Bile acid and the activation of FXR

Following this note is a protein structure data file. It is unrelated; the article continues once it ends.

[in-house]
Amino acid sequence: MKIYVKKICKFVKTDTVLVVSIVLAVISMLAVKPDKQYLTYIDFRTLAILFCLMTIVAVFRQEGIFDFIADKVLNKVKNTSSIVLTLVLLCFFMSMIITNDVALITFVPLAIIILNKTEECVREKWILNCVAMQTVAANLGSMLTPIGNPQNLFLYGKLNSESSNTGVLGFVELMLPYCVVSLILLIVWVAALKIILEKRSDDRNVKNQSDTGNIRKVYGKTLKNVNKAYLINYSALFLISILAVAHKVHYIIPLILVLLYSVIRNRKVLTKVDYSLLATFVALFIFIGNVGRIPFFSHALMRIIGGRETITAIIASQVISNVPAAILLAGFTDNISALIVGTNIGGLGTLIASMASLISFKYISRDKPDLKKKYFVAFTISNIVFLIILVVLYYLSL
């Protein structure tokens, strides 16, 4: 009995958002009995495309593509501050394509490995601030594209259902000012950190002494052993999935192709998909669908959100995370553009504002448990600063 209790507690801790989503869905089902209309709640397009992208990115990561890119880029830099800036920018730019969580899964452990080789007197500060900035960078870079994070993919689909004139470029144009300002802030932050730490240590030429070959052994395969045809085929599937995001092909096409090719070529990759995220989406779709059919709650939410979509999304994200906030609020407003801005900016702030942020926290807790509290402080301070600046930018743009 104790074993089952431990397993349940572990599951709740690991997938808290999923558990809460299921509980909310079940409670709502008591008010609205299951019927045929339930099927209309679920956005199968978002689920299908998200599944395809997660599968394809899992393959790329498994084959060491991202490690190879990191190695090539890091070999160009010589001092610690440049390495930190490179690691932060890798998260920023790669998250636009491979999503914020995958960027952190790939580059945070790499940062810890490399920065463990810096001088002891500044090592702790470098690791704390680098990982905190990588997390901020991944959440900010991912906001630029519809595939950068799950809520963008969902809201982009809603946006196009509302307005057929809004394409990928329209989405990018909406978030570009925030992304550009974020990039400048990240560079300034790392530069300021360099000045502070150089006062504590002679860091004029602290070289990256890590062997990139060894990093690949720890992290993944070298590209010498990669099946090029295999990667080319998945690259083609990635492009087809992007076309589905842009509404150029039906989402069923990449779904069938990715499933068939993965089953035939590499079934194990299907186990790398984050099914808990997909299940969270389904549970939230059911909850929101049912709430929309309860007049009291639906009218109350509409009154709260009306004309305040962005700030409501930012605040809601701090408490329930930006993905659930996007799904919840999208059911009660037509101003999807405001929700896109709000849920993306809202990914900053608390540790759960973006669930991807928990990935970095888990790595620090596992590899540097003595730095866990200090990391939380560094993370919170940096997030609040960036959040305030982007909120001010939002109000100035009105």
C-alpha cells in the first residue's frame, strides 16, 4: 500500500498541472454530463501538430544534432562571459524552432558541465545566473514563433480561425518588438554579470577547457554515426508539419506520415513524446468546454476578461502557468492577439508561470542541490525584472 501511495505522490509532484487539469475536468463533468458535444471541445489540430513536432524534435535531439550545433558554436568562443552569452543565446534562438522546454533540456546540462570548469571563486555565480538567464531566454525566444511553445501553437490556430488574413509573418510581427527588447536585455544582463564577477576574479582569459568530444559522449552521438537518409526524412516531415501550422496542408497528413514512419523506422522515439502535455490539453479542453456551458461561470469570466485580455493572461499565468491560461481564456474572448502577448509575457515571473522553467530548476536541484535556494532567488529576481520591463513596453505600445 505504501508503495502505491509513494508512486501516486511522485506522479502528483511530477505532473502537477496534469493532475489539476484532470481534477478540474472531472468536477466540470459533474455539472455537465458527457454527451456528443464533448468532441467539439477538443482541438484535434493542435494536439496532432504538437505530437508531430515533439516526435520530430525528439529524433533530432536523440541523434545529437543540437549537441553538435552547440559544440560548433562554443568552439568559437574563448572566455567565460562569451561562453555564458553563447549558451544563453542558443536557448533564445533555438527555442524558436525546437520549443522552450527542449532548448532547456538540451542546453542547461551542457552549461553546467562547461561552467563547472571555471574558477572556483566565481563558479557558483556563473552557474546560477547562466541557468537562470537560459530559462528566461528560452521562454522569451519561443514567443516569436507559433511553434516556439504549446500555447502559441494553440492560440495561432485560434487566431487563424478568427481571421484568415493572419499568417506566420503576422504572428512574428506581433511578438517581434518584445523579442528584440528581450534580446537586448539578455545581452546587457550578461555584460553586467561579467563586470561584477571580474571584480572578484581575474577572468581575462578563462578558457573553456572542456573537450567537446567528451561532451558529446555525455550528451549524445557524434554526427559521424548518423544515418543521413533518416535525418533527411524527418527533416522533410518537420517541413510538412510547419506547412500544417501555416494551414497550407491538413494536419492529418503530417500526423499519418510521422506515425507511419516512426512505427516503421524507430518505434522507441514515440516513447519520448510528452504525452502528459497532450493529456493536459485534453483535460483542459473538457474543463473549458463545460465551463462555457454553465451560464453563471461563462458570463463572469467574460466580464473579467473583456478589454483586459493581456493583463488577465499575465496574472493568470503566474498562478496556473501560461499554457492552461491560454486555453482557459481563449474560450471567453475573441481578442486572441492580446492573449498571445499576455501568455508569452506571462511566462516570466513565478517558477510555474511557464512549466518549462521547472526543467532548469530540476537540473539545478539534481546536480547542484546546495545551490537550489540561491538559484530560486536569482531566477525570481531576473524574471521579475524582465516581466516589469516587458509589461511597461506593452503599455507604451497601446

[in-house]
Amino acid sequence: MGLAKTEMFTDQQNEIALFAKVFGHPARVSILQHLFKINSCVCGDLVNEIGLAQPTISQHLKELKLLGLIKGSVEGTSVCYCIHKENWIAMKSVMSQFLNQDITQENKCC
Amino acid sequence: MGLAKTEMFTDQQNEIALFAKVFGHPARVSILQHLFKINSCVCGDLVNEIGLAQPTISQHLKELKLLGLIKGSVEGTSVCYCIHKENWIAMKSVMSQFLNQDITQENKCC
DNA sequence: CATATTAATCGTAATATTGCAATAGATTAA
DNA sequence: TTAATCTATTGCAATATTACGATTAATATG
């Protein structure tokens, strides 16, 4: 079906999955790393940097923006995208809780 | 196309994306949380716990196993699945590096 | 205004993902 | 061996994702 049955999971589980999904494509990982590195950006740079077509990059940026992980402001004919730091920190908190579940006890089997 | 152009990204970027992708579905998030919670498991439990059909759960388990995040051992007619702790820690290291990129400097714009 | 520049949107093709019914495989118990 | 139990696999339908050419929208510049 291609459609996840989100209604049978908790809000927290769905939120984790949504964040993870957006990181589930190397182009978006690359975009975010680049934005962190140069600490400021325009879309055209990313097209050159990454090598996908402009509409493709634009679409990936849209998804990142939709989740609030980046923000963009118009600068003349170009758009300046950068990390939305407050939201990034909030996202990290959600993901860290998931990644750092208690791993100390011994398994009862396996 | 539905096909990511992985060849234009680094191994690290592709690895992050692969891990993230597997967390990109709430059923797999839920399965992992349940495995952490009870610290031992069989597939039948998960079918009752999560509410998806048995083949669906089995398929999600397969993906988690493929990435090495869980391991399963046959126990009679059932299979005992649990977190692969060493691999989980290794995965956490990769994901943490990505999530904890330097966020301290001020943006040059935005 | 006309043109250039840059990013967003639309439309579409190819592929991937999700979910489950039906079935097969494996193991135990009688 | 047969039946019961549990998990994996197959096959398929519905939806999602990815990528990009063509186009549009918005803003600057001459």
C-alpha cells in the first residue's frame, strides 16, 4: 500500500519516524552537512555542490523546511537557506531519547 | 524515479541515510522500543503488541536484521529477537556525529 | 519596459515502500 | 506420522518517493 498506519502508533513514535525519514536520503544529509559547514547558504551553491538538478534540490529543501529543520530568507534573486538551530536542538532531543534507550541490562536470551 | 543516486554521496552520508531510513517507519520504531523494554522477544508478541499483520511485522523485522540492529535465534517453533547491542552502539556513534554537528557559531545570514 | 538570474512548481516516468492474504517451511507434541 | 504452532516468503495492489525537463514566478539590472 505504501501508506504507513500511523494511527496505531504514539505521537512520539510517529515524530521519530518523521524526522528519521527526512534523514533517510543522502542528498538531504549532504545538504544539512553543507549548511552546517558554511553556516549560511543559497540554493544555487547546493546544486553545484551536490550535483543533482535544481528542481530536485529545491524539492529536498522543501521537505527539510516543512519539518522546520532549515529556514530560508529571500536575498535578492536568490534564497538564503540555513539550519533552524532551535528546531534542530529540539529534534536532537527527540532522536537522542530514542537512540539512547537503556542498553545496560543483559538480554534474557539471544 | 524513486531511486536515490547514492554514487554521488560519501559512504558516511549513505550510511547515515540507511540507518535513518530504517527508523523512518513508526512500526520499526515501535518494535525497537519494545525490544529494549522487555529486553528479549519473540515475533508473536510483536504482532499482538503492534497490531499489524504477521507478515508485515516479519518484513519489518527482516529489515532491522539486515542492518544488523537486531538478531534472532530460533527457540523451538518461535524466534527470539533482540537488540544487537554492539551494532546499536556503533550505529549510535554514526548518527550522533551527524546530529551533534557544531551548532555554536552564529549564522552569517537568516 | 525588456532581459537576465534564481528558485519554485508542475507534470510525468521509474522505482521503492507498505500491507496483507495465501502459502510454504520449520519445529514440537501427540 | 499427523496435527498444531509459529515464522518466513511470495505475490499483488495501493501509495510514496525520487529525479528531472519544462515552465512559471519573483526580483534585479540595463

BA is synthesized from cholesterol in the liver via various pathways, with CYP7A1 is the rate-limiting enzyme in the main pathway . After being formed by CYP7A1, 7α-hydroxycholesterol is converted to cholic acid (CA) or chenodeoxycholic acid (CDCA), and the proportion of CA and CDCA differs between species, such as humans and mice . In humans, primary BA consists CA and CDCA, which finally forms a BA pool comprise 40% CA, 40% CDCA (potent FXR agonist), and 20% deoxycholic acid (DCA), whereas in mice, primary BAs are CA and muricholic acid (MCA; FXR antagonist) which is the product of 6-hydroxylation of CDCA . Moreover, the DCA level is higher in humans owing to the presence of CYP2A12 in mice, the enzyme catalyzes the 7α-rehydroxylation of deoxycholic acid (DCA) and lithocholic acid (LCA) back to CA. Finally, primary BA was subjected to final conjugation using BA-CoA: amino acid N-acyltransferase with glycine and taurine, with mainly glycine in humans and taurine in rodents . Conjugated BA is transported to the gut, where it is deconjugated by bacterial bile salt hydrolases. Furthermore, the microbiota enzyme, 7α-dehydroxylase, in the large intestine converts CA to DCA, and CDCA to LCA. Subsequently, LCA is excreted together with feces, while DCA can be reabsorbed via passive diffusion. In the mouse liver, DCA can be rehydroxylated back to CA using CYP2A12, suggesting that differences in species should be considered when choosing the model for the investigation of human BA signaling. The effects of BA on the intestinal tract include lipid and lipid-soluble nutrient absorption, cholesterol removal, microbiota modification, and regulation of energy homeostasis. FXR plays the most important role in maintaining BA homeostasis, and its operating mechanism and structure have been well described in a previous study . FXR is mainly expressed in the liver, ileum, kidneys, and adrenal glands, and either free or conjugated BAs, mostly CDCA, can activate FXR, however, the responses induced by the activation of FXR are different in a tissue-dependent manner . While activation of FXR in both the intestine and liver suppresses the expression of classical BA synthesis enzymes such as CYP7A1 and CYP8B1, and regulates the enterohepatic circulation of BAs, the response with lower degree is observed in hepatic FXR activation . FXR knockout mice suffer from fatty liver, increased levels of circulating FFAs, serum glucose, and insulin resistance , while overexpression of FXR exerts the opposite effects  suggesting that FXR activation is required for the recovery of metabolic homeostasis. Importantly, FXR activation is beneficial in liver inflammation and fibrosis, since the activation leads to a decrease in inflammatory cell infiltration by suppressing the monocyte chemoattractant protein-1, and FXR knockout results in strong hepatic inflammation via liver necrosis and upregulation of inducible nitric oxide synthase, cyclooxygenase-2, and interferon-γ . Moreover, FXR suppresses hepatic inflammation by regulating cholestasis and the production and transportation of toxic BA . Activation of the mammalian target of rapamycin by secondary BA in the liver is suggested to be responsible for hepatic carcinogenesis during NASH [38, 39]. The FXR agonist, GW4064, markedly reduces liver injury in cholestatic models via a decrease in alanine transaminase (ALT) and aspartate transaminase (AST) serum levels, necrosis, inflammation, and bile duct proliferation [40, 41]. However, another study demonstrated that FXR knockout confers protection against obstructive cholestasis by reducing mortality and liver injury . Because of the powerful impact of FXR, some FXR-targeting drugs, such as obeticholic acid (OCA; steroidal FXR agonist) and tropifexor (non-steroidal agonist), are being developed to treat NASH [43,44,45]. A trial in which patients with cirrhotic NASH received 25 mg OCA daily for 72 weeks showed improved biochemical and histological features . Another study using 2,065 patients with NASH divided into three groups treated with 10 mg OCA, 25 mg OCA, and placebo for 18 months showed improvement in fibrosis and NASH stage without worsening fibrosis . In an animal study using a mouse model, reduction in oxidative stress, steatosis, inflammation, and fibrosis was observed following treatment with tropifexor .